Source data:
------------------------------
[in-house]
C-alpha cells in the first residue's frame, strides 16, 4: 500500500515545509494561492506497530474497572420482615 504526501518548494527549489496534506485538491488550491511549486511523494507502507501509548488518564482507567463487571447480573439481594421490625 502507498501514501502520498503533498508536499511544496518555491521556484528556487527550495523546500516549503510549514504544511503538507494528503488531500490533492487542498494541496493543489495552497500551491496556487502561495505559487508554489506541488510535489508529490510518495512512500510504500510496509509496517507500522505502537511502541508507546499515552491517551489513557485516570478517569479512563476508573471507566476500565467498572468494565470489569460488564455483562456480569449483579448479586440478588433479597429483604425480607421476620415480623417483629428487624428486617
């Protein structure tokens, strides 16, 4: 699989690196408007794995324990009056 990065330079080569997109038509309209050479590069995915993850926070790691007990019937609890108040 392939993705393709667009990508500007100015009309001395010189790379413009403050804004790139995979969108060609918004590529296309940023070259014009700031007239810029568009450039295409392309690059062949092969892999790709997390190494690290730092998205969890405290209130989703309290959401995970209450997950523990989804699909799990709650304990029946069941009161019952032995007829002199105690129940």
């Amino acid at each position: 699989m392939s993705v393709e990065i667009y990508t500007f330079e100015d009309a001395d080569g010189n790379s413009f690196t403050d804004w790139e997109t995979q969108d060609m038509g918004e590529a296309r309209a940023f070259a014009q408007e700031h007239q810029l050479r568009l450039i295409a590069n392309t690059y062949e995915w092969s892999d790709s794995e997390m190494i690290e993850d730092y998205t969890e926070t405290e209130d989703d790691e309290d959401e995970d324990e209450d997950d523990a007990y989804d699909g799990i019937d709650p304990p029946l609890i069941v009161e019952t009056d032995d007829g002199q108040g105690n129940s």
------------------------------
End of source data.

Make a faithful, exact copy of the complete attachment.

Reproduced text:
[in-house]
C-alpha cells in the first residue's frame, strides 16, 4: 500500500515545509494561492506497530474497572420482615 504526501518548494527549489496534506485538491488550491511549486511523494507502507501509548488518564482507567463487571447480573439481594421490625 502507498501514501502520498503533498508536499511544496518555491521556484528556487527550495523546500516549503510549514504544511503538507494528503488531500490533492487542498494541496493543489495552497500551491496556487502561495505559487508554489506541488510535489508529490510518495512512500510504500510496509509496517507500522505502537511502541508507546499515552491517551489513557485516570478517569479512563476508573471507566476500565467498572468494565470489569460488564455483562456480569449483579448479586440478588433479597429483604425480607421476620415480623417483629428487624428486617
């Protein structure tokens, strides 16, 4: 699989690196408007794995324990009056 990065330079080569997109038509309209050479590069995915993850926070790691007990019937609890108040 392939993705393709667009990508500007100015009309001395010189790379413009403050804004790139995979969108060609918004590529296309940023070259014009700031007239810029568009450039295409392309690059062949092969892999790709997390190494690290730092998205969890405290209130989703309290959401995970209450997950523990989804699909799990709650304990029946069941009161019952032995007829002199105690129940």
């Amino acid at each position: 699989m392939s993705v393709e990065i667009y990508t500007f330079e100015d009309a001395d080569g010189n790379s413009f690196t403050d804004w790139e997109t995979q969108d060609m038509g918004e590529a296309r309209a940023f070259a014009q408007e700031h007239q810029l050479r568009l450039i295409a590069n392309t690059y062949e995915w092969s892999d790709s794995e997390m190494i690290e993850d730092y998205t969890e926070t405290e209130d989703d790691e309290d959401e995970d324990e209450d997950d523990a007990y989804d699909g799990i019937d709650p304990p029946l609890i069941v009161e019952t009056d032995d007829g002199q108040g105690n129940s």